We also took off the shroud around the heatsink and fan in order to show you what kind of a cooler the Zotac card really has and how much of it is actually cooler since its hard to tell under that shroud. Judging by the design, this cooler appears to be a pretty hefty design with three separate heatpipes which are then dissipated by a series of fan shaped fins. Note that the heatsink is thicker towards the back of the card and longer and wide towards the back.
Performance and Benchmarks
Our system that we did this review with was based on the following parts:
Intel Core i7-3960X Processor @ Stock clocks
Gigabyte X79-UD7 Motherboard
Intel Active Thermal Solution RTS2011LC (Asetek LCLC-HP OEM)
Kingston HyperX Genesis 16GB (4x4GB) 1600MHz 1.65v CL9 DDR3 RAM
Zotac GeForce GTX 560 Ti OC Graphics card
EVGA GTX 480 FTW HC
XFX Radeon HD 6950 2GB graphics card flashed with 6970 BIOS
Patriot Pyro 120GB SSD
CoolerMaster UCP 1100W PSU
3DMark 11 Scores
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In 3DMark 11, we decided to run all 3 different tests in our cards and compare them against eachother. Looking at our results, the EVGA GTX 480 FTW HC pretty much handily beat both our GTX 560 Ti OC as well as our unlocked HD 6950 graphics cards. In all 3 benchmarks, actually the GTX 560 Ti loses to the other GPUs, but considering the price differences, the GTX 560 Ti OC is actually a pretty good performer per dollar.
PCMark 7 Score
In PCMark 7 we tested the cards against each other and noticed that most of the graphics cards we had tested really didn’t illustrate much of a difference as most cards performed within about 3% of each other which indicates this benchmark isn’t as GPU dependant as you’d think, but it does demonstrate daily use performance expectations.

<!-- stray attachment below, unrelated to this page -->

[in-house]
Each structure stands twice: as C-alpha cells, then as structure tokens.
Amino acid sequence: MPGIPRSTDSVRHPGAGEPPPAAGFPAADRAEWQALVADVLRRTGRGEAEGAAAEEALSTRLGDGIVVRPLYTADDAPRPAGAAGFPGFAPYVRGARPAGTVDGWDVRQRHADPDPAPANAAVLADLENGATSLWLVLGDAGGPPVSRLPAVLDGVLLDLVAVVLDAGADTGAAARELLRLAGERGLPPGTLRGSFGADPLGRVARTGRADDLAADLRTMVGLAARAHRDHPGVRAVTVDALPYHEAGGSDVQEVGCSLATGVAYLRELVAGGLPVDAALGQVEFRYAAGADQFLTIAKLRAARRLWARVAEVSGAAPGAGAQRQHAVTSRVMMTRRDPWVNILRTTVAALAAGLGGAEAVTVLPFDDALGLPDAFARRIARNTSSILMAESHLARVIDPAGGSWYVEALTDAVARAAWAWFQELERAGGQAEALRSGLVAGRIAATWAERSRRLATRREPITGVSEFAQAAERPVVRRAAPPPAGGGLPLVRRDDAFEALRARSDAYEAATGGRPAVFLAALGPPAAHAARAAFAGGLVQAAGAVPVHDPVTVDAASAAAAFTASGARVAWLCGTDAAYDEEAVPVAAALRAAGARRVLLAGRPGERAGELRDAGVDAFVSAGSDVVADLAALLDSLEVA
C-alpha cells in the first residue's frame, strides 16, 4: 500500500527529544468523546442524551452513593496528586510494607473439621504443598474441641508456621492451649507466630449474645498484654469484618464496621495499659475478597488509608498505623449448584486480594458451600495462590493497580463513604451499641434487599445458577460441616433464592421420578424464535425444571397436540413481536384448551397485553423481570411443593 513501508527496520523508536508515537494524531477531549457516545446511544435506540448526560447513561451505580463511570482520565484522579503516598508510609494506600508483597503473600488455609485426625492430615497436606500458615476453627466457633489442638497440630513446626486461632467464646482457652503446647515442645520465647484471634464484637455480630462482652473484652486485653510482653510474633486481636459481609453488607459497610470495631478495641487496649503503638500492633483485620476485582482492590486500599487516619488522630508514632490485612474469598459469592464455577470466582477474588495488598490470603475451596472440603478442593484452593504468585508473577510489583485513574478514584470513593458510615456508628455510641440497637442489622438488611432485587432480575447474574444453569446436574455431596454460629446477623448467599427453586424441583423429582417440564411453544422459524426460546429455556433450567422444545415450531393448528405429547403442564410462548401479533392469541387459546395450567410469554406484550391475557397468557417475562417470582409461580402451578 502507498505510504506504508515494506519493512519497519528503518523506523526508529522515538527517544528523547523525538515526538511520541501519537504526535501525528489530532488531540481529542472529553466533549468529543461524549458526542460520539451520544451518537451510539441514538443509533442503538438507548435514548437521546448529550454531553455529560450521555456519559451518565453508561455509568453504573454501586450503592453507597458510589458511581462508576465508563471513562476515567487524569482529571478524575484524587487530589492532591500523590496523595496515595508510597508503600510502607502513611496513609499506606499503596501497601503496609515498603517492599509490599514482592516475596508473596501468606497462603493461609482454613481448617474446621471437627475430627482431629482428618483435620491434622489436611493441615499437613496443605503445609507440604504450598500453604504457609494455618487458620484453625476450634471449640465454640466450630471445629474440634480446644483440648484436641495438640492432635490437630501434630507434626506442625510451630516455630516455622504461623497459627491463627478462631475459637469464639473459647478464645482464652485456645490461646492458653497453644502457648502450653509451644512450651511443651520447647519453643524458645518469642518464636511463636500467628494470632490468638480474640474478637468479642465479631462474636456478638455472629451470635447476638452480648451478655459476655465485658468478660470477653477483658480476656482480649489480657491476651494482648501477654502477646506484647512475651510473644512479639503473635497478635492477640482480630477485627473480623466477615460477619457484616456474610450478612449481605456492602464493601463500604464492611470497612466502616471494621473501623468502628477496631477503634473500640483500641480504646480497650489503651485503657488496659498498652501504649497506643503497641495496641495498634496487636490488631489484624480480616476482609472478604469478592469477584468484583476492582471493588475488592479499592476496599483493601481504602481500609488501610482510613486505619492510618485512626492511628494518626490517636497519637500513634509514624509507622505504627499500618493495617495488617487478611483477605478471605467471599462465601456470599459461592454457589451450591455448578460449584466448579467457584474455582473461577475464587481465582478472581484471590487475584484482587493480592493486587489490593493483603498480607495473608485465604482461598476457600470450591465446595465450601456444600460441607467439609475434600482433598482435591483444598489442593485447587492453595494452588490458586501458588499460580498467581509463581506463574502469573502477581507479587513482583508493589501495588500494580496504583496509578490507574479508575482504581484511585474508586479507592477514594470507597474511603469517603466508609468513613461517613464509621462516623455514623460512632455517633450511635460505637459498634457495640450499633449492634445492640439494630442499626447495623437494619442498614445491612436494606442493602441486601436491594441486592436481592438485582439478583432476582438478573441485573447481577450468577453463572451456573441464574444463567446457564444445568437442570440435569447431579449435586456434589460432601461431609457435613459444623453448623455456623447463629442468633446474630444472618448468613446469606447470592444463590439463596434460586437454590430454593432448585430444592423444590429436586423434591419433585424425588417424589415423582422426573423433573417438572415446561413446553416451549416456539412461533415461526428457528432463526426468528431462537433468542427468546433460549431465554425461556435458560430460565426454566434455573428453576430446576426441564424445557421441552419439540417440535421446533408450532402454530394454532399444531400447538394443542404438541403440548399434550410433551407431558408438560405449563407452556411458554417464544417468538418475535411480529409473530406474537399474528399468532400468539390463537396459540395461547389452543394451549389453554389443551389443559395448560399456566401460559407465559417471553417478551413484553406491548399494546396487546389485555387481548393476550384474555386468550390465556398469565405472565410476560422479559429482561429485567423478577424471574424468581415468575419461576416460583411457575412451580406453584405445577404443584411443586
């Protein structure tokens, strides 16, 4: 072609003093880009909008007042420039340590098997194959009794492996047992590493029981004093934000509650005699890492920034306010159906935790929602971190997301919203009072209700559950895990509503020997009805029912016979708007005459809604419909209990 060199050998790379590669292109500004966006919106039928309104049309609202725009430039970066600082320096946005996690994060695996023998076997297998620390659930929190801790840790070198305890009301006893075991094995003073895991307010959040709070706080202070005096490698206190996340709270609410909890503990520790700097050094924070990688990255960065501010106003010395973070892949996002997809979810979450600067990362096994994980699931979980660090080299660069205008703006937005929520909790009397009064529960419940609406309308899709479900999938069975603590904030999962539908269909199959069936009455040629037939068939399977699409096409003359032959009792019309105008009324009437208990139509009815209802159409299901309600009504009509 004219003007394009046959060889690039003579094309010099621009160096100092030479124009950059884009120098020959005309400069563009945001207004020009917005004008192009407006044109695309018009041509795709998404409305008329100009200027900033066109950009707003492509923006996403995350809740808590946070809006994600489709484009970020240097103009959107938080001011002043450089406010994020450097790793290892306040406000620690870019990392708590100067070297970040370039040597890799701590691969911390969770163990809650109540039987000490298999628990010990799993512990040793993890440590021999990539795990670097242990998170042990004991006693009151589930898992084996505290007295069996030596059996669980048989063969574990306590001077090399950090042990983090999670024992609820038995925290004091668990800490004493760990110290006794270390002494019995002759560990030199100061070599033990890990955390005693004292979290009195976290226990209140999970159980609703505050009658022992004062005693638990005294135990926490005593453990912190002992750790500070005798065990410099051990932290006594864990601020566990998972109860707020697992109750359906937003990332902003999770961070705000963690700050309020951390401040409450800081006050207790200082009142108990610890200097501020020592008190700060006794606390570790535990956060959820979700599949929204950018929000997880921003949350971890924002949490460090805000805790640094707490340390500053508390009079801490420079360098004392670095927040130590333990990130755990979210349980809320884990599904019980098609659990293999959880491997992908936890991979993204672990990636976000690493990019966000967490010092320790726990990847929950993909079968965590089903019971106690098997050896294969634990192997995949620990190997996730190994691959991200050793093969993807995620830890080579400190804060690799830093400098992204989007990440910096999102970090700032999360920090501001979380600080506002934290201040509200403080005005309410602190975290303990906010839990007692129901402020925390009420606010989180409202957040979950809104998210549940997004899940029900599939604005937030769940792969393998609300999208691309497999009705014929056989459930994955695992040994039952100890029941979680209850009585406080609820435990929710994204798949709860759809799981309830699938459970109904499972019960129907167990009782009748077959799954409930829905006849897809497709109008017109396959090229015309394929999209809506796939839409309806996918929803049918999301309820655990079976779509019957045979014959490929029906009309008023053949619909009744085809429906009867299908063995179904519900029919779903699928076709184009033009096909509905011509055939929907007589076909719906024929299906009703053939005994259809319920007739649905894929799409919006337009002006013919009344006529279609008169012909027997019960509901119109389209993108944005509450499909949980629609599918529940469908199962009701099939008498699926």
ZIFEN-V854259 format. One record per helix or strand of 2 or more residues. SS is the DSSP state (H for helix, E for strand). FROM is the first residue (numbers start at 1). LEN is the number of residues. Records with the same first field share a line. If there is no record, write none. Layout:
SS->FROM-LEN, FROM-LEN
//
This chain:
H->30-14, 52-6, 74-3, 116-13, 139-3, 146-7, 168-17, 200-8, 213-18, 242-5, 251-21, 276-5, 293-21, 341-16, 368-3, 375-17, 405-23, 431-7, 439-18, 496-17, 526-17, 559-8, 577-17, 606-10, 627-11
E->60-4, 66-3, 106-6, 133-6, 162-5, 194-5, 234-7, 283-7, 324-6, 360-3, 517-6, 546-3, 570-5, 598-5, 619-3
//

Cinebench R11.5 GPU OpenGL Benchmark
In this test, we were able to check the OpenGL capability of the various GPUs that we tested against the GTX 560 Ti. Looking at the benchmark results, the GTX 560 Ti actually just outperformed the GTX 480 from EVGA which means that the 500 series GeForce cards have a performance increase for open GL going from the 400 series to the 500 series since the 560 Ti is a upper-mid range card.
In DiRT 3, we managed to run the game at absolutely maxed settings at 1920×1080 on all of the cards that we tested. In the graph, we showed the minimum, average, and maximum FPS. The minimum framerate is, to us, the most important one since if it dips below around 30 FPS, there is a chance of lag. In this game, though, none of the cards really got even close to 30 FPS. Looking at the average frame rates, though, all of the cards were within 13 FPS of eachother, indicating to us that the performance difference in this game really wasn’t that huge and the GTX 560 Ti OC would be a much better value.
In Battlefield 3, we tested all of our cards for their maximum, minimum and average speeds. Interestingly enough, we noticed that once again the average frame rates really did not vary greatly, nor did the minimum frame rate. In this game, we ran the settings at High presets at 1920×1080 instead of Ultra in order to make sure that the game was actually playable. Looking at these figures, though we can clearly see that all of the cards tested stayed well above 30 FPS in their low, and the AMD Radeon HD 6950 unlocked card actually maxed out at 113 FPS even though the average was somewhere much lower at 76 FPS. If you take a look at the Zotac card’s average frame rate, though, you’ll see it was around 60 FPS which is really quite perfect and indicates that this card is a great value.